Are you hoping to teach in the future?
I was, but I don’t think so anymore. It’s more performing for me. It depends on what I wind up doing in the future but for now, I don’t really have it in mind.
I used to be really nervous actually, performing in front of audiences. During one of my performances, I blanked out, and it was really hard to pick up after that.
The first few recitals after that were really terrifying. After that, I realized that nothing’s going to happen. It’s about the process of enjoying it. It’s the playing that counts, not how many mistakes I made or if my intonation was good.
Is that what helped you overcome the performance anxiety?
Yeah. I just think that I’m playing music to enjoy it and to help others enjoy it with me. It’s about sharing that joy music brings.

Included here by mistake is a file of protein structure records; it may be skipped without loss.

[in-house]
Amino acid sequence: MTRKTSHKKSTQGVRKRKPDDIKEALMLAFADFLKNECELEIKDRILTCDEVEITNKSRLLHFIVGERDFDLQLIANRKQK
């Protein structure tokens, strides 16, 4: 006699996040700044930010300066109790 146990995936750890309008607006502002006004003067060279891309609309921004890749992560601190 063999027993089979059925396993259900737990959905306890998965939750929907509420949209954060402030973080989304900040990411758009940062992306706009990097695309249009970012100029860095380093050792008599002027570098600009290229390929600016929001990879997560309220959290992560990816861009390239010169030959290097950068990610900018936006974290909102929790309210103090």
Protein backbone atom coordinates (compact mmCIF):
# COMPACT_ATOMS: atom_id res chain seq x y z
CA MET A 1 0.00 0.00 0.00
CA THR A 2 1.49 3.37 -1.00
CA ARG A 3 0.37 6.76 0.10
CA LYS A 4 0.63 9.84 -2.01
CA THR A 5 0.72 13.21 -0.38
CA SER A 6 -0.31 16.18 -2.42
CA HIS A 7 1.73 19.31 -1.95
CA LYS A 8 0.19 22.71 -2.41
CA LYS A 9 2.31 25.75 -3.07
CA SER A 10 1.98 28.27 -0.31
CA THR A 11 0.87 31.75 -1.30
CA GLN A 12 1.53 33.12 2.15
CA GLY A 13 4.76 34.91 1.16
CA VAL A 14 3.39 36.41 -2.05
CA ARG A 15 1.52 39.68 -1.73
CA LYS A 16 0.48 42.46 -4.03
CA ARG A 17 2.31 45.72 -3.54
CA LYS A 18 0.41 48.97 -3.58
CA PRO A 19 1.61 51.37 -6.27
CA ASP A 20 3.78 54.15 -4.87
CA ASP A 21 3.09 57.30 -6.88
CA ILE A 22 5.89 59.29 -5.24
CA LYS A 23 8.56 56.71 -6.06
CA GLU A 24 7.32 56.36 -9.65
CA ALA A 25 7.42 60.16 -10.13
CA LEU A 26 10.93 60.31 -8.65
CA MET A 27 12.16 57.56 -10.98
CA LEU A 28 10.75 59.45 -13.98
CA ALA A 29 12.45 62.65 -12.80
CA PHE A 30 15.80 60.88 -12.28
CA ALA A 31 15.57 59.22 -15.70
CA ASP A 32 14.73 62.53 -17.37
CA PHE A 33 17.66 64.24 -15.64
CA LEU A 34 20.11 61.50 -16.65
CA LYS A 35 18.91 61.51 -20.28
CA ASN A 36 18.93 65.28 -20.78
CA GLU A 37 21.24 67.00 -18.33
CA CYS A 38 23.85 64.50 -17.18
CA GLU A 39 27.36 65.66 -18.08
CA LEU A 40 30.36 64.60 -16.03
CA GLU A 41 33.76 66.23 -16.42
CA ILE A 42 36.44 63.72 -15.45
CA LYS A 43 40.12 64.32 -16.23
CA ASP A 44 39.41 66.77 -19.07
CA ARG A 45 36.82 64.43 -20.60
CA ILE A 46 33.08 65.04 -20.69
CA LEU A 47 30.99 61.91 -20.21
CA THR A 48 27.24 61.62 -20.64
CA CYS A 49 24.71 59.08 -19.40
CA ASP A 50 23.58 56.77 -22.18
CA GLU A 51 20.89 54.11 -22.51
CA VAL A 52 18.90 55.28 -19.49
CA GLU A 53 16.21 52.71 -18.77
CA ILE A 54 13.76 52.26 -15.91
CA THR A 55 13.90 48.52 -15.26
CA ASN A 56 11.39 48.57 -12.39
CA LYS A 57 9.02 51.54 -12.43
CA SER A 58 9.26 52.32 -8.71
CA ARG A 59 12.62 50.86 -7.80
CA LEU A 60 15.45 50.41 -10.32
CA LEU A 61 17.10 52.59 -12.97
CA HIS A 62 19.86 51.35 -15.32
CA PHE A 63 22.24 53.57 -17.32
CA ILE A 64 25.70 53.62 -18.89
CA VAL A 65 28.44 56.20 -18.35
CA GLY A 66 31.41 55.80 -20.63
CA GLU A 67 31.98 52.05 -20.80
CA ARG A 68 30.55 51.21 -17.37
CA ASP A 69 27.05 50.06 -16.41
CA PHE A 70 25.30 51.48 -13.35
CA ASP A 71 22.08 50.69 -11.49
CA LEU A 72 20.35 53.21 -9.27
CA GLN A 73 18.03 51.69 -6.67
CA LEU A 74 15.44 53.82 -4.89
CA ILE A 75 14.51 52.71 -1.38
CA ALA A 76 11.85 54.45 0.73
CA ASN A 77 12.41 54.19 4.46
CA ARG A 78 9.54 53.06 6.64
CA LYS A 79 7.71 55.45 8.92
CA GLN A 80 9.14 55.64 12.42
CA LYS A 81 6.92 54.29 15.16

Is there anything you would say to anyone in a situation similar to yours, who just had a massive, sudden, unexpected upheaval in their life?
I would say not to ever give up. I had a lot of negative thoughts at first, like how I’m not going to be able to do this, or nothing’s going to work out, especially with learning English; I almost gave up in the beginning. I didn’t want to be here.
You always have to think really far into the future and picture where do you see yourself? What would happen if you quit playing? Or what would happen if you give up right now? You’re not going to get anything out of it if you quit.
Keep motivating yourself, keep pushing yourself to work hard and never give up, because you never know what the future will bring. The moments that make you want to give up is actually when you’re making the greatest improvements. There are so many opportunities, and if you don’t make use of them, you’re not going to get anywhere.